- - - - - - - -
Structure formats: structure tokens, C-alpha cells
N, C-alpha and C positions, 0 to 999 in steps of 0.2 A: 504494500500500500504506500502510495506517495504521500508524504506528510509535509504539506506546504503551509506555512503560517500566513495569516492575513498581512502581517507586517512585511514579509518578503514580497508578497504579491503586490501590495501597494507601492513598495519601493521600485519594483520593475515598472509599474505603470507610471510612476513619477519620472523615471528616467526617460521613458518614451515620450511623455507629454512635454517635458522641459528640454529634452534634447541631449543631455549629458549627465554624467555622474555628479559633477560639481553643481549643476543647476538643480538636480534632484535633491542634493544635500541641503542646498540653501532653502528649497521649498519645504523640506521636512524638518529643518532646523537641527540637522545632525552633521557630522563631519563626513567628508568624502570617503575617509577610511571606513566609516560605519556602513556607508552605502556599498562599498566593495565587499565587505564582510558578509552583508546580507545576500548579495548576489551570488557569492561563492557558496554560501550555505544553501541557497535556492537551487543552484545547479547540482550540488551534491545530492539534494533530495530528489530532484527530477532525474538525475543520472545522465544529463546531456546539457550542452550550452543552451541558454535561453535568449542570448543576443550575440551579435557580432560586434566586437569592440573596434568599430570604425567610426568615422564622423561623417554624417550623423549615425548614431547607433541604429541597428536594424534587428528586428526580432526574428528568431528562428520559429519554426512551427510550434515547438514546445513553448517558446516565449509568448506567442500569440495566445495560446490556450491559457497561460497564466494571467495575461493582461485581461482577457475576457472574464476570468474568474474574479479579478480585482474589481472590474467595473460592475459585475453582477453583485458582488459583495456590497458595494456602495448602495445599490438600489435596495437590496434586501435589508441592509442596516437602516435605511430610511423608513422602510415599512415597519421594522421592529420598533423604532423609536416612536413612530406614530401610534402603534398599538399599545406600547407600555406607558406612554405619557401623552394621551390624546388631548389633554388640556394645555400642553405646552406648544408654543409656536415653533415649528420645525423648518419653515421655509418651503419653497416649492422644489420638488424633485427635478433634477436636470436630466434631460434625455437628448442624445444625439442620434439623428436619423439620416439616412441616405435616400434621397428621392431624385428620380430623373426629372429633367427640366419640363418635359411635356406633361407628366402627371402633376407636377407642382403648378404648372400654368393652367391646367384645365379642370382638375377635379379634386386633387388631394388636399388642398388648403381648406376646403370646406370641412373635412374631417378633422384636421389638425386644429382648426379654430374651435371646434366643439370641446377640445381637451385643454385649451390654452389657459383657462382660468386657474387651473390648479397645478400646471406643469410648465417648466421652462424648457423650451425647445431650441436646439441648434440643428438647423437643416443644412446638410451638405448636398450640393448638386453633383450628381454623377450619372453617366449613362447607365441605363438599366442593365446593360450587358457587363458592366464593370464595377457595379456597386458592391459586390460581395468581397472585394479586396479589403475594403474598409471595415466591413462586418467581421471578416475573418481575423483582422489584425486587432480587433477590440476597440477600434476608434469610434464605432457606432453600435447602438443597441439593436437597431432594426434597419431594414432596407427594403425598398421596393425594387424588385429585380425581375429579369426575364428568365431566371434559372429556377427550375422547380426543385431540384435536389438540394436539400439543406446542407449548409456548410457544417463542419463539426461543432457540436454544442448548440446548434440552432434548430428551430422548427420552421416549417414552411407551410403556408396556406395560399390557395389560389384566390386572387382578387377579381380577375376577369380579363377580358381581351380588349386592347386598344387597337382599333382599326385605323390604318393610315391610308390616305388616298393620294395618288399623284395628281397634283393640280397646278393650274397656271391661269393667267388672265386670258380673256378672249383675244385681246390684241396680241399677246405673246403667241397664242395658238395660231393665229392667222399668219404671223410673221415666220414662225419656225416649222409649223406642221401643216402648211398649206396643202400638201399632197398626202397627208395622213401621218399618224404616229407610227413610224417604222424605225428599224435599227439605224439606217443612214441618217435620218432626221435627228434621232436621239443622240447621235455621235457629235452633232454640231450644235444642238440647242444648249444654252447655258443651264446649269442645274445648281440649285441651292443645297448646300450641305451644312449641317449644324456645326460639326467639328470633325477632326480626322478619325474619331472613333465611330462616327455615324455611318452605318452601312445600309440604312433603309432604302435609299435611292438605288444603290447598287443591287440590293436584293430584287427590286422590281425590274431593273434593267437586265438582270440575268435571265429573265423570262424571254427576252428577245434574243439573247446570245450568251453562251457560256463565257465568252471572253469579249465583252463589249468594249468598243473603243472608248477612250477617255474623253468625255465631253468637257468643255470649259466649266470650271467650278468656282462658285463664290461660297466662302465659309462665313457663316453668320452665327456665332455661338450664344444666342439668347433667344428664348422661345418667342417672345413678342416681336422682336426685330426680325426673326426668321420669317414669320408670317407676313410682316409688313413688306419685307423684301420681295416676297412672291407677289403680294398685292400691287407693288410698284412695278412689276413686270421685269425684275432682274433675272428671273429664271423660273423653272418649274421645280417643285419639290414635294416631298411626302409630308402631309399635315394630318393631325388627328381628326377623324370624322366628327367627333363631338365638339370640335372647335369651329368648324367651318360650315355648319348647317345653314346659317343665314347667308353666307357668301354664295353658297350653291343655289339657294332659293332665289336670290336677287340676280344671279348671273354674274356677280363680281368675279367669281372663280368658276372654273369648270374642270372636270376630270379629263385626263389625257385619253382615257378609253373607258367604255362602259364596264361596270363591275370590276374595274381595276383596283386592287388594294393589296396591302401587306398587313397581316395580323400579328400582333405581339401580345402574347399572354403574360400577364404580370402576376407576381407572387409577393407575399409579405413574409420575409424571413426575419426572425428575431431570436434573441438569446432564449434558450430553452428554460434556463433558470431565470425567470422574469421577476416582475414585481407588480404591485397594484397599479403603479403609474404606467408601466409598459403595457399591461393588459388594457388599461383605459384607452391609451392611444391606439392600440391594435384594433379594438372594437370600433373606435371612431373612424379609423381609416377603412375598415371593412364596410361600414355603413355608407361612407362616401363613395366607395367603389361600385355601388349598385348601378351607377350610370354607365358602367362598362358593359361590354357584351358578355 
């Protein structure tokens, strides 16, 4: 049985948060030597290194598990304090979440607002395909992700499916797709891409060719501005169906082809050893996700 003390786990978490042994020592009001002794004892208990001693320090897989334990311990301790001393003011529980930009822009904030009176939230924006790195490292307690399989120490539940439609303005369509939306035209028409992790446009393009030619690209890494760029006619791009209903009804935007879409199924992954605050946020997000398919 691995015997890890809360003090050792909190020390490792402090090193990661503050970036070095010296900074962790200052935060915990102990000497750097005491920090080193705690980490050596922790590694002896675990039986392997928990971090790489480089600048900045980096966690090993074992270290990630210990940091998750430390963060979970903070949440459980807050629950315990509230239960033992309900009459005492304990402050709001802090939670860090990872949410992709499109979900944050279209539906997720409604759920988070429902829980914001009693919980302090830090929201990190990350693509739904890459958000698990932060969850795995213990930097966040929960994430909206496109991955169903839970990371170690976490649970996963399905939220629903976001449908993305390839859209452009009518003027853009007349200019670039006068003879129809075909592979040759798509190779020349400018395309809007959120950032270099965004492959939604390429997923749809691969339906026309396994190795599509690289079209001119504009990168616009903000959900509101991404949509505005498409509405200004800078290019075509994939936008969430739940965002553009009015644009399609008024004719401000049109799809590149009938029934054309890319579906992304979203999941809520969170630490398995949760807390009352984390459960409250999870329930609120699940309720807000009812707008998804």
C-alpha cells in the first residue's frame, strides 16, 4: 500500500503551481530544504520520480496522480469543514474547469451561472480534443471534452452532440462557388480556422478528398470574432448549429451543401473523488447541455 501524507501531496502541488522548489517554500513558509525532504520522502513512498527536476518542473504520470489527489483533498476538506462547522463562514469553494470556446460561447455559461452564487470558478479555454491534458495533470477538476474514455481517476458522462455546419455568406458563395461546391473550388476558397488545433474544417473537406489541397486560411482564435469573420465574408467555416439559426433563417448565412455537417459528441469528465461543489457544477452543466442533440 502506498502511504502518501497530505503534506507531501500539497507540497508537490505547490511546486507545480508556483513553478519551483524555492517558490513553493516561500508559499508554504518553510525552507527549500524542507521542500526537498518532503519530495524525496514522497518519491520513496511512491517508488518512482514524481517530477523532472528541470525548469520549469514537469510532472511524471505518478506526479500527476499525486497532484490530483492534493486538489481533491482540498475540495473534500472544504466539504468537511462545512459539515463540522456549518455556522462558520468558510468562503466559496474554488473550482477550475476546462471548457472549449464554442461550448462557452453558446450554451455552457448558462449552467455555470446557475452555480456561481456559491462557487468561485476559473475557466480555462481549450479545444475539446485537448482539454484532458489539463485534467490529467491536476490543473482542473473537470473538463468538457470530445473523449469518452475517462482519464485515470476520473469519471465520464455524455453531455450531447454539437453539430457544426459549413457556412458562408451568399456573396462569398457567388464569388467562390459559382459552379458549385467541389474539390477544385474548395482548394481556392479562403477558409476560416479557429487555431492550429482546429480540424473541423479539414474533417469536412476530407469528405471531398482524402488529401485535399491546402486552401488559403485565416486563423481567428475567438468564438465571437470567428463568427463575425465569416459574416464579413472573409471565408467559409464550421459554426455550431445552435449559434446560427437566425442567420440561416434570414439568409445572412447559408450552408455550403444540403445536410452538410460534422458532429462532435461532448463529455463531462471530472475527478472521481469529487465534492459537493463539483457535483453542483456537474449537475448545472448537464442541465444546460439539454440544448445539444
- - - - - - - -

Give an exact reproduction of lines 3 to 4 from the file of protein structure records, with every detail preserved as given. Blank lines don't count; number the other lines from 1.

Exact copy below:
């Protein structure tokens, strides 16, 4: 049985948060030597290194598990304090979440607002395909992700499916797709891409060719501005169906082809050893996700 003390786990978490042994020592009001002794004892208990001693320090897989334990311990301790001393003011529980930009822009904030009176939230924006790195490292307690399989120490539940439609303005369509939306035209028409992790446009393009030619690209890494760029006619791009209903009804935007879409199924992954605050946020997000398919 691995015997890890809360003090050792909190020390490792402090090193990661503050970036070095010296900074962790200052935060915990102990000497750097005491920090080193705690980490050596922790590694002896675990039986392997928990971090790489480089600048900045980096966690090993074992270290990630210990940091998750430390963060979970903070949440459980807050629950315990509230239960033992309900009459005492304990402050709001802090939670860090990872949410992709499109979900944050279209539906997720409604759920988070429902829980914001009693919980302090830090929201990190990350693509739904890459958000698990932060969850795995213990930097966040929960994430909206496109991955169903839970990371170690976490649970996963399905939220629903976001449908993305390839859209452009009518003027853009007349200019670039006068003879129809075909592979040759798509190779020349400018395309809007959120950032270099965004492959939604390429997923749809691969339906026309396994190795599509690289079209001119504009990168616009903000959900509101991404949509505005498409509405200004800078290019075509994939936008969430739940965002553009009015644009399609008024004719401000049109799809590149009938029934054309890319579906992304979203999941809520969170630490398995949760807390009352984390459960409250999870329930609120699940309720807000009812707008998804």
C-alpha cells in the first residue's frame, strides 16, 4: 500500500503551481530544504520520480496522480469543514474547469451561472480534443471534452452532440462557388480556422478528398470574432448549429451543401473523488447541455 501524507501531496502541488522548489517554500513558509525532504520522502513512498527536476518542473504520470489527489483533498476538506462547522463562514469553494470556446460561447455559461452564487470558478479555454491534458495533470477538476474514455481517476458522462455546419455568406458563395461546391473550388476558397488545433474544417473537406489541397486560411482564435469573420465574408467555416439559426433563417448565412455537417459528441469528465461543489457544477452543466442533440 502506498502511504502518501497530505503534506507531501500539497507540497508537490505547490511546486507545480508556483513553478519551483524555492517558490513553493516561500508559499508554504518553510525552507527549500524542507521542500526537498518532503519530495524525496514522497518519491520513496511512491517508488518512482514524481517530477523532472528541470525548469520549469514537469510532472511524471505518478506526479500527476499525486497532484490530483492534493486538489481533491482540498475540495473534500472544504466539504468537511462545512459539515463540522456549518455556522462558520468558510468562503466559496474554488473550482477550475476546462471548457472549449464554442461550448462557452453558446450554451455552457448558462449552467455555470446557475452555480456561481456559491462557487468561485476559473475557466480555462481549450479545444475539446485537448482539454484532458489539463485534467490529467491536476490543473482542473473537470473538463468538457470530445473523449469518452475517462482519464485515470476520473469519471465520464455524455453531455450531447454539437453539430457544426459549413457556412458562408451568399456573396462569398457567388464569388467562390459559382459552379458549385467541389474539390477544385474548395482548394481556392479562403477558409476560416479557429487555431492550429482546429480540424473541423479539414474533417469536412476530407469528405471531398482524402488529401485535399491546402486552401488559403485565416486563423481567428475567438468564438465571437470567428463568427463575425465569416459574416464579413472573409471565408467559409464550421459554426455550431445552435449559434446560427437566425442567420440561416434570414439568409445572412447559408450552408455550403444540403445536410452538410460534422458532429462532435461532448463529455463531462471530472475527478472521481469529487465534492459537493463539483457535483453542483456537474449537475448545472448537464442541465444546460439539454440544448445539444